Performance Analysis


Logistic Regression examples in python & R

#artificialintelligence

In every algorithm of machine learning, there is an approach that is unique yet easily interpretable. Logistic regression is one such algorithm with an easy and unique approach. It is very often used in the credit and risk industry for its easy intuition on predicting the chances of default and risk cases. It is indeed quite a challenge to break down most of the algorithms due to their black-box nature and their hard to find parameters, but logistic regression outperforms all. So it is time to break down the entire algorithm and draw some inferences.


[-1,1]: Random Forests and Decision Trees * BioinformationX

#artificialintelligence

Here we will build a Python(-ic/-esque) Random Forest. Since with python everything is made so easy that you can easily build very complex machines out from one or two libraries, it is better to delve into basic topics before dipping our nose into untameable beasts. Let us start from a single "decision tree" (a simple problem). After that we will extend our knowledge and learn to build a Random Forest and an application to a real problem. To warm up, we will start with a toy problem, with only two features and two classes.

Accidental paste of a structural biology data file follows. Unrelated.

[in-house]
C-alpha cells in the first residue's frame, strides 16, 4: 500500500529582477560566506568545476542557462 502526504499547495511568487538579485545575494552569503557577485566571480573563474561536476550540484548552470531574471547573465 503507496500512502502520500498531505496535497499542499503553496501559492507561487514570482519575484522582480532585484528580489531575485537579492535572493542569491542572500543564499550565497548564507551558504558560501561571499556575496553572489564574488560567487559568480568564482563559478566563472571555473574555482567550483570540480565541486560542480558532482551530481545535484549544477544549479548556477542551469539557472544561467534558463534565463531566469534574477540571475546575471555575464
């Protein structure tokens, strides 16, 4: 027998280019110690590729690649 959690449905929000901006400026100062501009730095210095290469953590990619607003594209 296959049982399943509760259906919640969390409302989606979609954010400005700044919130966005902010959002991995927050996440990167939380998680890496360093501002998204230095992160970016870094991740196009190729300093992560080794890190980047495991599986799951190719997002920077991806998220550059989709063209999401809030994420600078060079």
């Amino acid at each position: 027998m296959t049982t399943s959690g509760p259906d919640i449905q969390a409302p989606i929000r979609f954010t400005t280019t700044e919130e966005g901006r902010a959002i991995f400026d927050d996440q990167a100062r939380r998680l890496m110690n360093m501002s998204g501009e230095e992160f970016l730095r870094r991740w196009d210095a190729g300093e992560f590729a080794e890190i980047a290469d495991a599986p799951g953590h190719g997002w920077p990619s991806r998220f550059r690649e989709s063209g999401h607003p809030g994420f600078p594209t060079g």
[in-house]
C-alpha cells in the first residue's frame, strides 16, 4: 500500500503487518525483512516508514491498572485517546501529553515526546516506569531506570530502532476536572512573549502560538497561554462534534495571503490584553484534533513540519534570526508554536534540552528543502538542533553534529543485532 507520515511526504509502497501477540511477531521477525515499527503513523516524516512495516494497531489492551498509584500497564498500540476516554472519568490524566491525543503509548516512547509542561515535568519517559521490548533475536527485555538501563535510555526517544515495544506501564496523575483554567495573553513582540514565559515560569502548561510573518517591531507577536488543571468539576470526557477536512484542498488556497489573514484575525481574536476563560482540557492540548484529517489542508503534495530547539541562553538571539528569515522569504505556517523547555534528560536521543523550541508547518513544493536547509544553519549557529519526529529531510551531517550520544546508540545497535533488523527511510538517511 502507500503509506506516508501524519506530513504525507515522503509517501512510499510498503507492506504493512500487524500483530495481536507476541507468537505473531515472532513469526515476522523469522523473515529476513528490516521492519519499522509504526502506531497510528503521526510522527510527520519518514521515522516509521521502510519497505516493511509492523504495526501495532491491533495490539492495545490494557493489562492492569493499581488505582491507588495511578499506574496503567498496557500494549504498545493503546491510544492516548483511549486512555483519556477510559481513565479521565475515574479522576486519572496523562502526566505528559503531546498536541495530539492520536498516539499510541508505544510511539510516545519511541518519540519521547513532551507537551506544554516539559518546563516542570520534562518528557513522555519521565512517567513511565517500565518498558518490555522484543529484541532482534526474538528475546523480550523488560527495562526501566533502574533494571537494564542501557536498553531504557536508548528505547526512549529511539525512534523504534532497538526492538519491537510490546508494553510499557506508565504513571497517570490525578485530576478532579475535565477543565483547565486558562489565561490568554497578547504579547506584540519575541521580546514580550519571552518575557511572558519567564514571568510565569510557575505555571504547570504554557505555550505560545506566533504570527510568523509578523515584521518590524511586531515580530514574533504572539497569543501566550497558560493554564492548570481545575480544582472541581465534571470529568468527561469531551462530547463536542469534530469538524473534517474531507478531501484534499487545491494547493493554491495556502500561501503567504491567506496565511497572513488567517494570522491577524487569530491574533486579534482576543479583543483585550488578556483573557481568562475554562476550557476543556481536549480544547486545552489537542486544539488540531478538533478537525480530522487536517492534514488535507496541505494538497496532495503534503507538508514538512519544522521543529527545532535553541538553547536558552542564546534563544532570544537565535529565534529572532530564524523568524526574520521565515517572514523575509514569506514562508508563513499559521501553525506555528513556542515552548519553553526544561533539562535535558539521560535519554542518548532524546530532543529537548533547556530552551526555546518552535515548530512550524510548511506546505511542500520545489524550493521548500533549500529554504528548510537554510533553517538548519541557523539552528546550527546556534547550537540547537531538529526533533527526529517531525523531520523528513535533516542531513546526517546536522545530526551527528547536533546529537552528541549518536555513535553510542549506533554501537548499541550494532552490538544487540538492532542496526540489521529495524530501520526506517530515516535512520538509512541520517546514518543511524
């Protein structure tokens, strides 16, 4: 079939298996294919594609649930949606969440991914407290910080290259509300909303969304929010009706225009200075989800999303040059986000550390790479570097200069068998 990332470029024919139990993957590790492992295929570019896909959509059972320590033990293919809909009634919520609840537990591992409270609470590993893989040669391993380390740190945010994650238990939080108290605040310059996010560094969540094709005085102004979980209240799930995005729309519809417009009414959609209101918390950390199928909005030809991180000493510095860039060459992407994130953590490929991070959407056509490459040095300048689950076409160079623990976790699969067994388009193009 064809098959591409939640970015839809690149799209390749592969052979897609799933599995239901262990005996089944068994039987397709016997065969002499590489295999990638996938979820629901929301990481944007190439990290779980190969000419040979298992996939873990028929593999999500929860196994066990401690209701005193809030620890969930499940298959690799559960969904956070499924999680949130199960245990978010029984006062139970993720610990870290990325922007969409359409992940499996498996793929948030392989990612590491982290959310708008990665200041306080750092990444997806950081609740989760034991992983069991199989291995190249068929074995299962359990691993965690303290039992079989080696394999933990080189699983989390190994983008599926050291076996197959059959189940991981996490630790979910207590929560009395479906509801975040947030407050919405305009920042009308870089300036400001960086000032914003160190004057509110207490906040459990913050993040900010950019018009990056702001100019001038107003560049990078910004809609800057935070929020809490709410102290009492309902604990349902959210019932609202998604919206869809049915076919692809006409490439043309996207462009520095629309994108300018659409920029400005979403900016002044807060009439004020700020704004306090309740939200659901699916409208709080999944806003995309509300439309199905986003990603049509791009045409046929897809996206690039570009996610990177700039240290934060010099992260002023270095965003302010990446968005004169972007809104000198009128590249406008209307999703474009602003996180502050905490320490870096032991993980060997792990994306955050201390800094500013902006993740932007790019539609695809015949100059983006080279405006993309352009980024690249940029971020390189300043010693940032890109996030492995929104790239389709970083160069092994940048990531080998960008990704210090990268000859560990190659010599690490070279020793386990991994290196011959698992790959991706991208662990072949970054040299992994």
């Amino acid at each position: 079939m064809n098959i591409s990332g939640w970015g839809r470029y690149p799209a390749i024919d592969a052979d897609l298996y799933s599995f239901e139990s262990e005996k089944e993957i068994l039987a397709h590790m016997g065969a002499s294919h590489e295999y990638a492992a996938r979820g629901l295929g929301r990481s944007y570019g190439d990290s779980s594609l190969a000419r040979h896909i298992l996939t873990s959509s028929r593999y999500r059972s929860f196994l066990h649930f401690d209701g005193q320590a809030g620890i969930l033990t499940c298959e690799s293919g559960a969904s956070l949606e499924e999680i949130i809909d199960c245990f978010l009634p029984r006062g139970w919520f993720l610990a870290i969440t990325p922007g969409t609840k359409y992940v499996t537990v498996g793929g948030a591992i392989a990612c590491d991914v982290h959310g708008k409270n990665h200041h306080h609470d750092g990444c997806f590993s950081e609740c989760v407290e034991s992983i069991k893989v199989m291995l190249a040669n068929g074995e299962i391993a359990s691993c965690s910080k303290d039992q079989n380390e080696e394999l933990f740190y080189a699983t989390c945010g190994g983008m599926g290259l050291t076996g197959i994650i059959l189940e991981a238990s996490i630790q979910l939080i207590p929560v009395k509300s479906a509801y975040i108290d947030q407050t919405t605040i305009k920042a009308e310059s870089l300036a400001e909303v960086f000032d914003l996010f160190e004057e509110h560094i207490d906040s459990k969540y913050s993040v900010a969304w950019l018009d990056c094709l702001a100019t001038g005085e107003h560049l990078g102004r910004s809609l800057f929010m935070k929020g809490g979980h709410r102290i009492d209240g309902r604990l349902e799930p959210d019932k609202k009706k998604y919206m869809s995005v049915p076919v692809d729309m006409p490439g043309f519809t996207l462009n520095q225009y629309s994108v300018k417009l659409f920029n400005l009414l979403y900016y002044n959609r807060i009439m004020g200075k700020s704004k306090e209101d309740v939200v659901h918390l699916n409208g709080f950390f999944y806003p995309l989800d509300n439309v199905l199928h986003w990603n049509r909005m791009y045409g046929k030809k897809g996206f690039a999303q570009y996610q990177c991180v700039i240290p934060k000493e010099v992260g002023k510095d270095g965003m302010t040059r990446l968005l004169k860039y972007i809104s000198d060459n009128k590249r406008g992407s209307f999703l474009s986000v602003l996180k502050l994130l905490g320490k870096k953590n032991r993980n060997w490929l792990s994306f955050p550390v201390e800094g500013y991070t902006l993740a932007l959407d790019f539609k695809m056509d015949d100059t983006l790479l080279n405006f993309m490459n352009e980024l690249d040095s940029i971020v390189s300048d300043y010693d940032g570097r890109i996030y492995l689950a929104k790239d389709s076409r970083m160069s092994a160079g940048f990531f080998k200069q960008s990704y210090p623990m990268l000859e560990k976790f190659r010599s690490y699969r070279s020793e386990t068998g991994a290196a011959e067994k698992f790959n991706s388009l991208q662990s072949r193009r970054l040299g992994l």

Anomaly Detection with MIDAS

#artificialintelligence

Anomaly detection in graphs is a severe problem finding strange behaviors in systems, like intrusion detection, fake ratings, and financial fraud. To minimize the effect of malicious activities as soon as possible, we need to detect anomalies in real-time to identify an incoming edge and decide if it is anomalous or not. Existing methods, process edge streams in an online manner and can miss a large amount of suspicious activity; in contrast to this, MIDAS detects microclusters anomalies in edge streams using constant time and memory, providing theoretical bounds on the false positive probability. Main MIDAS contributions are: 1. Streaming Microcluster Detection, novel streaming approach for detecting microcluster anomalies; 2. Theoretical Guarantee, on the false positive probability of MIDAS; 3. Effectiveness, MIDAS' experimental results show that MIDAS outperforms the baseline approaches by 42%-48% accuracy and processes the data 162–644 times faster. If we compare MIDAS to previous approaches that detect anomalies in edge streams, we see that MIDAS includes more features like Microcluster Detection and Guarantee on false-positive probability, keeping the other elements of other approaches.